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TERM PAPER OF
BIOTECHNOLO GY ON
“CHROMOSOME WALKING”

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SUBMITTED TO : MR. HARSH KUMAR (LEC. LPU)

SUBMITTED BY: NAME :- ANKIT PANDEY SECTION :-B ROLL NO:- R109X39 REG NO :1040070152

INDEX
S. NO. 1. 2. 3. 4. 5. 6. 7. 8. 9. TOPIC ACKNOWLEGEMENT INTRODUCTION HISTORY OF CHROMOSOME WALKING WHAT IS CHROMOSOME WALKING METHODS OF CHROMOSOME WALKING APPLICATION OF CHROMOSOME WALKING SUMMARY LATEST RESEARCH REFRENCES PAGE NO.

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ACKNOWLEDGEMENT

I gratefully acknowledge my indebtedness to my respected teacher MR . HARSH SIR who is always a source of inspiration for me, for providing this opportunity. Under his able guidance, I have learned how to overcome the odds and trying circumstances. I am also very thankful to my colleagues with whom I

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could discuss and give the final shape to this term paper. At the same time, I am also thankful to my class incharge Dr. PRABHOJOT JASSAL who gave us an immense help in the completion of this project. Any constructive comments, suggestions, criticism from students and colleagues will be highly appreciated and gratefully acknowledged.

INTRODUCTION
CHROMOSOME WALKING
chromosome walking involves localization of gene families whiten a chromosome domain through the use of overlapping clones. Chromosome walking techniques

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and the mapped marker permit identification of specific loci and isolation of gene for the study of their expression. Large region sf genome can thus be cloned through the isolation of series of overlapping recombinants in this method a segment of nonrepetitive DNA isolated from the end of recombinant. Can be used as a probe for identification of CLONES with adjacent sequence because of slowness process the use cosmid rather than bacteriophase is preferred . In cosmid the foreign DNA of approx 45 kb can be inserted . Chromosome walking involves in the localization of gene families within a chromosome domain through the use . The principle of chromosome walking It initially involves in the selection an identified gene from the library/ and subcloning of its end segment The sub cloned segment is hybridized with other cones and on the basic of hybridisation of the overlapping end sequence the adjunct clone is chosen the end segment of the second cloned is hybridised again with clones fro the library and the third adjacent sequence is chosen on the basis of hybridization of the overlapping sequences . the repetition of this process utilising overlapping restriction sites ultimately leads to mapping all the adjacent genes along the length of the chromosome . The primary seep in cloning genes through chromosome walking in to secure probe within a few hundred kilo bases of the desired locus in order to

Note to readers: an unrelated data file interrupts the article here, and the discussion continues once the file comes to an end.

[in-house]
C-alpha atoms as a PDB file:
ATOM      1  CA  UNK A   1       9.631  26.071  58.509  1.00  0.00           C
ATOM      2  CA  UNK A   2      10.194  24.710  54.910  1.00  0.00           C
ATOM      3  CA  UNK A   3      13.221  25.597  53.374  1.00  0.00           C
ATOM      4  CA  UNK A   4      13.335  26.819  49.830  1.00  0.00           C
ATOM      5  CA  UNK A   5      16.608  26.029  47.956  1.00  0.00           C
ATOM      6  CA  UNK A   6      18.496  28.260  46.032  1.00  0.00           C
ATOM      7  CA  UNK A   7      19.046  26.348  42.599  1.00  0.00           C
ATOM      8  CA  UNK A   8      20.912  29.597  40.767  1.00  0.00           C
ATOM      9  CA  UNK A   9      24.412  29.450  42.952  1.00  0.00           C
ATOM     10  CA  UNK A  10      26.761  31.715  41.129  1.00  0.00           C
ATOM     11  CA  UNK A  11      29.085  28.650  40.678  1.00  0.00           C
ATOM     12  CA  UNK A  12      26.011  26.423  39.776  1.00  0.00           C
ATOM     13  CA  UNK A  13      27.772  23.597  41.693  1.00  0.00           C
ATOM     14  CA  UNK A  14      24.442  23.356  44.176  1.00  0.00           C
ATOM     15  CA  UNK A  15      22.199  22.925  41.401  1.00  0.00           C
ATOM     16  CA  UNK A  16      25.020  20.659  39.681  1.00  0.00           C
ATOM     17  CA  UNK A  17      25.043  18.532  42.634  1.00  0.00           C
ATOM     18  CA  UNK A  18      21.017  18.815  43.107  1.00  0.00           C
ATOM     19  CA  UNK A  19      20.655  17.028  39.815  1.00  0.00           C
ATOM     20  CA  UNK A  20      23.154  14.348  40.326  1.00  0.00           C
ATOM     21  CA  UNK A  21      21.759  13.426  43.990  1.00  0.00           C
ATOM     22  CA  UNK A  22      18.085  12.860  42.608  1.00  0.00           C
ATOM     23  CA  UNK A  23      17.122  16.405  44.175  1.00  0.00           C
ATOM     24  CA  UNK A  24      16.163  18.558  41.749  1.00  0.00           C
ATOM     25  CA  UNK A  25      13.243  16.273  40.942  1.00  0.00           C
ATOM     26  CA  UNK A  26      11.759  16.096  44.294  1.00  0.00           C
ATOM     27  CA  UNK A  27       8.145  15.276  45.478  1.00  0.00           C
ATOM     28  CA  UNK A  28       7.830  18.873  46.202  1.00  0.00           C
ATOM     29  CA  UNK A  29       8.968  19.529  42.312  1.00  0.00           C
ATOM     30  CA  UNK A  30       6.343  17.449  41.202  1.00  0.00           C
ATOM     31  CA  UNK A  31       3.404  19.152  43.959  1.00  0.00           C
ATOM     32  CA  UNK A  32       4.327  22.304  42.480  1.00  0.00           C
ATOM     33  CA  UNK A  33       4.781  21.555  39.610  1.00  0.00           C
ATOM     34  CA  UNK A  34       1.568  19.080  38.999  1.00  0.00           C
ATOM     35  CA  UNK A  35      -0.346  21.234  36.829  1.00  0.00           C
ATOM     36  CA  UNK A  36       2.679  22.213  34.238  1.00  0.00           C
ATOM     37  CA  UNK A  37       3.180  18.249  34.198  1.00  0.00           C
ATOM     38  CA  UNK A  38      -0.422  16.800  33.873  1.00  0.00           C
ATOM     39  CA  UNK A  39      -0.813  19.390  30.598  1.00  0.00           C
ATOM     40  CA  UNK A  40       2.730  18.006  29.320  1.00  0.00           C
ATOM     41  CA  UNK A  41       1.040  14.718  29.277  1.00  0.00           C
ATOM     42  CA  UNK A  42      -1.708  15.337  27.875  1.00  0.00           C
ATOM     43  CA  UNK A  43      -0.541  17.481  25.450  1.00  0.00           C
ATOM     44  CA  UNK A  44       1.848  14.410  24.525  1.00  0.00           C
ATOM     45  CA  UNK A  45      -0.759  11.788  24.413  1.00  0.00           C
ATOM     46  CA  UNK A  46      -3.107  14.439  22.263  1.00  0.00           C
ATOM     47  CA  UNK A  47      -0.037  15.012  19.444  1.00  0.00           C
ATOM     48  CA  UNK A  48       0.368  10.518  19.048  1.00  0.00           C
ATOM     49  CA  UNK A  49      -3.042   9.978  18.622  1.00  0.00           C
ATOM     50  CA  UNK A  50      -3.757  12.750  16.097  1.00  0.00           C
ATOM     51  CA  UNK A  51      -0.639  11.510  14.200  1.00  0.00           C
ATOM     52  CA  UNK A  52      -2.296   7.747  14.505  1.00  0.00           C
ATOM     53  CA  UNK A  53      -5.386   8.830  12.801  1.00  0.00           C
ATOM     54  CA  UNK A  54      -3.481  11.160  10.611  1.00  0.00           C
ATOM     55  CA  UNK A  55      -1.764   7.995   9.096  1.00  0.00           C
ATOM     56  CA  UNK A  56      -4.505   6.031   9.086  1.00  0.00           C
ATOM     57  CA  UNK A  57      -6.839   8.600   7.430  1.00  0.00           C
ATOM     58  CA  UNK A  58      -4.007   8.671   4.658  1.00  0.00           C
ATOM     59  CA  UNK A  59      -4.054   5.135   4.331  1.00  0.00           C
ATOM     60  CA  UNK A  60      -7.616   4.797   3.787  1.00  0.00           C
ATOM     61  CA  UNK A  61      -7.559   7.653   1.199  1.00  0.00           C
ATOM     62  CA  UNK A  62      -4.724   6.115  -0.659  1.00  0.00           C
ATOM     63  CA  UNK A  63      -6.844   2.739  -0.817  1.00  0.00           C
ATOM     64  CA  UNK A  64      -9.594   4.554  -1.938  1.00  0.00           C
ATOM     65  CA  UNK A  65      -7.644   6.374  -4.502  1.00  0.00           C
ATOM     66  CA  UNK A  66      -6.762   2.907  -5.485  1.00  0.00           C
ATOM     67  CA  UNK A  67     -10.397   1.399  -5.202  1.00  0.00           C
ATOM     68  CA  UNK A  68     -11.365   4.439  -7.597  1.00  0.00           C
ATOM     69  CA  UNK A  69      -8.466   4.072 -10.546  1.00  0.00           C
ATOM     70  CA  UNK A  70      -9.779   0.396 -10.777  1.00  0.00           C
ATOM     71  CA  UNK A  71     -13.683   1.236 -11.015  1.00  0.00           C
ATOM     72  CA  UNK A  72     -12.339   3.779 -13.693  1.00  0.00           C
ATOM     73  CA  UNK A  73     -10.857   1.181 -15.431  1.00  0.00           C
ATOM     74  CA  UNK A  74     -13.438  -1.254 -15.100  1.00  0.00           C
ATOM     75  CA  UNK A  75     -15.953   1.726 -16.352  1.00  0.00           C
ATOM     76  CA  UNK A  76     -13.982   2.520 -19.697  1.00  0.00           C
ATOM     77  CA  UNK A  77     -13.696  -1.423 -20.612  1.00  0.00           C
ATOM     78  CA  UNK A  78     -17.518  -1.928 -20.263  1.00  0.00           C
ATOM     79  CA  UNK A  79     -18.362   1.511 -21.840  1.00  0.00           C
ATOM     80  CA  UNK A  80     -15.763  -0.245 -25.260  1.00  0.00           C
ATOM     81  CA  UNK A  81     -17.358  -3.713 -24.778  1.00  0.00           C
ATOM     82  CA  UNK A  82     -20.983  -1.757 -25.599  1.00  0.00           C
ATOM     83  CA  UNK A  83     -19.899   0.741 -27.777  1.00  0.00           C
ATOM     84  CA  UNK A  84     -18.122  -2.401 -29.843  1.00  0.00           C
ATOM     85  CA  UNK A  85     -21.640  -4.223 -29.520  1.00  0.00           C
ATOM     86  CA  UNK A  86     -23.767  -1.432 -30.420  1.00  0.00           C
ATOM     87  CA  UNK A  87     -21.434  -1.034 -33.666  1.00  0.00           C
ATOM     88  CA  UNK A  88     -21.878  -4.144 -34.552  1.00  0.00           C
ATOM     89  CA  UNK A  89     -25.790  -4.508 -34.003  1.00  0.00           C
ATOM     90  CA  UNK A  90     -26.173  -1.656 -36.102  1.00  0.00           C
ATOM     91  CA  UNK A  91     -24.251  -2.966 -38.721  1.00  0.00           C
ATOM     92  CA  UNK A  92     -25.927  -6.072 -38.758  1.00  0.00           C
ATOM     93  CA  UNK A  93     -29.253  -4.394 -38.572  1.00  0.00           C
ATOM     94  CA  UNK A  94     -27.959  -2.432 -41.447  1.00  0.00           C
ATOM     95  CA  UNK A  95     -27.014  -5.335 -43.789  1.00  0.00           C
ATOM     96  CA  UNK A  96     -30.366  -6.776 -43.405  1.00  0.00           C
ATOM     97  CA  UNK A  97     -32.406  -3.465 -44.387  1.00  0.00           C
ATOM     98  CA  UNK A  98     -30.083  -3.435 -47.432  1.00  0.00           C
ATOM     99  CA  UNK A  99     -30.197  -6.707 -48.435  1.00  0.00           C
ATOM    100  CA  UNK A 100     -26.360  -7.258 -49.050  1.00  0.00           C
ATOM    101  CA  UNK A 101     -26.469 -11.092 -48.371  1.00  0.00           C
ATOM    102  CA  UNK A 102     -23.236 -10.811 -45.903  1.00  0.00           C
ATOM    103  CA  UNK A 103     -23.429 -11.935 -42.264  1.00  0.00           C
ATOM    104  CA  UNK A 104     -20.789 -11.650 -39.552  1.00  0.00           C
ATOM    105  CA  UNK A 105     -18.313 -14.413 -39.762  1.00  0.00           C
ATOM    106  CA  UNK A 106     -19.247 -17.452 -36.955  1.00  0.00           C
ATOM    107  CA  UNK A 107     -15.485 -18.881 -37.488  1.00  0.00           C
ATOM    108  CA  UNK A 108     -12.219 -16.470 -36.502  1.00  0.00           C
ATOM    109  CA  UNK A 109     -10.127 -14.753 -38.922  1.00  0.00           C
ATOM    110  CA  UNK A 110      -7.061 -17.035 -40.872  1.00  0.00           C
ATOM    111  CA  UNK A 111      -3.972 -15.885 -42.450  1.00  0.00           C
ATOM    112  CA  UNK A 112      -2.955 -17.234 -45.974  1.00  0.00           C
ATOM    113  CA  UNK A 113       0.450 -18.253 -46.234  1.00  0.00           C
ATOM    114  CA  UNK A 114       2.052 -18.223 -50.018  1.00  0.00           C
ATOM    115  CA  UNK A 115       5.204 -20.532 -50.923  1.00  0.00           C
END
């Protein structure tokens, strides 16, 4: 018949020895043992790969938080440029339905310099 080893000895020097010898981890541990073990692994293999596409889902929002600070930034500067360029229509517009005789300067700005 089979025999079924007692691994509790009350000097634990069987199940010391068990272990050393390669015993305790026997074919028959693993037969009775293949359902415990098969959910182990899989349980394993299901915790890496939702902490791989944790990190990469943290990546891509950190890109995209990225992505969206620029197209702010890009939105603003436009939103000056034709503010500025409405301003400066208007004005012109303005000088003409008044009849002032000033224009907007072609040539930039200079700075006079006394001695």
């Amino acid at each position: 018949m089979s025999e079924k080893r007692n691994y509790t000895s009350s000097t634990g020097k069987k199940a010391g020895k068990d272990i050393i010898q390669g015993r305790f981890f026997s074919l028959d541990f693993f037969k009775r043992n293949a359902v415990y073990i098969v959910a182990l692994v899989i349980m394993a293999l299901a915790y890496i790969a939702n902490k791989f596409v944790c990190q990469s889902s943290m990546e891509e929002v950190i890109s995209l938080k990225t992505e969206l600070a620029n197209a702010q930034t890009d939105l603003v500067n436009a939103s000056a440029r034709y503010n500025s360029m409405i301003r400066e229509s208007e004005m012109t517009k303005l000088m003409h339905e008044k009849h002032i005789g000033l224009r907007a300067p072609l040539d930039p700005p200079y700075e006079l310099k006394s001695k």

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achieve this objective meiotic segregation of the mutants is correlated with restriction fragments length polymorphism. After identification of linked RFLPs, cloning of desired genes entails isolation of cloned DNA fragments bridging the gene chromosome walking through small steps through cosmid or bacteriophage is time consuming and laborious . the latter development of the technique for cloning and maintenance of lon DNA fragments as insert in yeast artificial chromosome vector in yeast cell has emerged as a powerful too for chromosome walking it enables DNA fragments of several hundred kilo bases to be coloned

HISTORY OF CHROMOSOME

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Discovery To answer your question stricktly, no one discovered the process of chromosome walking, as the word discovery suggests that the thing that was discovered had been present but unnoticed. But I quibble. The technique known as chromosome walking (or a chromosomal walk) was developed by Welcome Bender, Pierre Spierer, and David S. Hogness in the Early 1980's. The paper in which they first describe the technique is: Bender W, Spierer P, and Hogness DS. (1983) Chromosomal Walking and Jumping to Isolate DNA from the ACE and rosy Loci and the Bithorax Complex in Drosophila melanogaster. J Mol Biol 168 1733. Reading the abstract of that paper, I find that the term "chromosomal walk" is used rather casually, as if everyone already knows what it is (which may have been the case, see below). But in the Introduction, the authors state, "The strategy we have used is called chromosomal walking and jumping; it is shown diagrammatically in Figure 1.", after which they explain how chromosomal walking works, followed by an explanation of chromosomal jumping. Interestingly though, this paper is not the first paper to present genetic mapping research that relied on chromosmal walking. In 1981, C. Weldon Jones and Fortis C. Kafatos published the following two papers, which describe the use of chromosomal walks to map Chorion genes in Silkmoths: